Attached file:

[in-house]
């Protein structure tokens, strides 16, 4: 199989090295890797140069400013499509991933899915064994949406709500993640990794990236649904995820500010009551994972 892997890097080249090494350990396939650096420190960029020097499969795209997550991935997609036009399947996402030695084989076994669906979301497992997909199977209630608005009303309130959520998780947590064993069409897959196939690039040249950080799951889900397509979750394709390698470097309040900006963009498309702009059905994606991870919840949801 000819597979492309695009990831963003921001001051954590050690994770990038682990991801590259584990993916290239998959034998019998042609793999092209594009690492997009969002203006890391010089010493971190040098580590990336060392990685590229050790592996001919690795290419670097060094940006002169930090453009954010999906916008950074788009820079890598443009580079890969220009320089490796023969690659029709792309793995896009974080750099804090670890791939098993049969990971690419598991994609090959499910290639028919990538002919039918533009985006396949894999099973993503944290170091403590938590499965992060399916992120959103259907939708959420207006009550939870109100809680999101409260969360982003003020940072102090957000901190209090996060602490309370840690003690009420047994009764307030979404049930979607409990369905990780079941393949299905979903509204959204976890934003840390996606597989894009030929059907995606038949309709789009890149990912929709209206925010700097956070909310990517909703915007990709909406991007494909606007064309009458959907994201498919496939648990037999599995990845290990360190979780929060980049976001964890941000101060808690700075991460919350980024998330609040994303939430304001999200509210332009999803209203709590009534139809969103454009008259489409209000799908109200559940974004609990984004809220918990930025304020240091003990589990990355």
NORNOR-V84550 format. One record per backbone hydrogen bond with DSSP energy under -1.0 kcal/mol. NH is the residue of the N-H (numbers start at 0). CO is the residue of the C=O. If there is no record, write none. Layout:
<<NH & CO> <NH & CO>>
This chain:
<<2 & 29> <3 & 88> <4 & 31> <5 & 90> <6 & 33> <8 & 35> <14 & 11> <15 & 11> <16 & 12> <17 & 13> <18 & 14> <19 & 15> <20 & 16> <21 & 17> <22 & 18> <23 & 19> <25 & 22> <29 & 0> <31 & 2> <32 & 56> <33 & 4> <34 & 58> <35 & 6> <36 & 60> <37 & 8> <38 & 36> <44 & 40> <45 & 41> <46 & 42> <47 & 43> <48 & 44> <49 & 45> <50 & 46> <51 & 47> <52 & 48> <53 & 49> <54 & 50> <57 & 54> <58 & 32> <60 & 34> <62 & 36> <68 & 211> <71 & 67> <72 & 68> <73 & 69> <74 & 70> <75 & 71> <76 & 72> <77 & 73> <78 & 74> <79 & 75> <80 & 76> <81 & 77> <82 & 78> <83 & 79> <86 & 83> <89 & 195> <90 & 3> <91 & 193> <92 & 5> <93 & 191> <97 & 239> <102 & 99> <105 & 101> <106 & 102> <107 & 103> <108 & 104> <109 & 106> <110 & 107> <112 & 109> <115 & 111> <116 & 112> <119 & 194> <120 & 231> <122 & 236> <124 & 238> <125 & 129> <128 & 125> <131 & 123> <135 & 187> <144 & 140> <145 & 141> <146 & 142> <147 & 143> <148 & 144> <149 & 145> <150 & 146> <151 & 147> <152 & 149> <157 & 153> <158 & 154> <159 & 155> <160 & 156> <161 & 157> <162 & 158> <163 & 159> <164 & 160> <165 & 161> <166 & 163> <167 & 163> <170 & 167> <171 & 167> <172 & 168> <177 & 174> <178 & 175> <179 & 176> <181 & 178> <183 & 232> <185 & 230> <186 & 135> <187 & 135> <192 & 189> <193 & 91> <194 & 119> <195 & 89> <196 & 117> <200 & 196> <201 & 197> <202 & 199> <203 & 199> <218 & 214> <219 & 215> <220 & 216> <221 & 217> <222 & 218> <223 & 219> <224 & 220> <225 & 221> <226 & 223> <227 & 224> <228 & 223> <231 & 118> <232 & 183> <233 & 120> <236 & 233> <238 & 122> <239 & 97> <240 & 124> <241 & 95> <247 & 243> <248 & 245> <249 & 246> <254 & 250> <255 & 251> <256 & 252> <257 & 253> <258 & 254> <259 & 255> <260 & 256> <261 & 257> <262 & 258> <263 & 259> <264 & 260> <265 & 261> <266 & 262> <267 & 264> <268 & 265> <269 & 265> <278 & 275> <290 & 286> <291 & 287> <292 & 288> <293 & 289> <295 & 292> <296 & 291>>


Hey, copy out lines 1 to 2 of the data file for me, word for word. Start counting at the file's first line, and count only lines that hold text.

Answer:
[in-house]
């Protein structure tokens, strides 16, 4: 199989090295890797140069400013499509991933899915064994949406709500993640990794990236649904995820500010009551994972 892997890097080249090494350990396939650096420190960029020097499969795209997550991935997609036009399947996402030695084989076994669906979301497992997909199977209630608005009303309130959520998780947590064993069409897959196939690039040249950080799951889900397509979750394709390698470097309040900006963009498309702009059905994606991870919840949801 000819597979492309695009990831963003921001001051954590050690994770990038682990991801590259584990993916290239998959034998019998042609793999092209594009690492997009969002203006890391010089010493971190040098580590990336060392990685590229050790592996001919690795290419670097060094940006002169930090453009954010999906916008950074788009820079890598443009580079890969220009320089490796023969690659029709792309793995896009974080750099804090670890791939098993049969990971690419598991994609090959499910290639028919990538002919039918533009985006396949894999099973993503944290170091403590938590499965992060399916992120959103259907939708959420207006009550939870109100809680999101409260969360982003003020940072102090957000901190209090996060602490309370840690003690009420047994009764307030979404049930979607409990369905990780079941393949299905979903509204959204976890934003840390996606597989894009030929059907995606038949309709789009890149990912929709209206925010700097956070909310990517909703915007990709909406991007494909606007064309009458959907994201498919496939648990037999599995990845290990360190979780929060980049976001964890941000101060808690700075991460919350980024998330609040994303939430304001999200509210332009999803209203709590009534139809969103454009008259489409209000799908109200559940974004609990984004809220918990930025304020240091003990589990990355």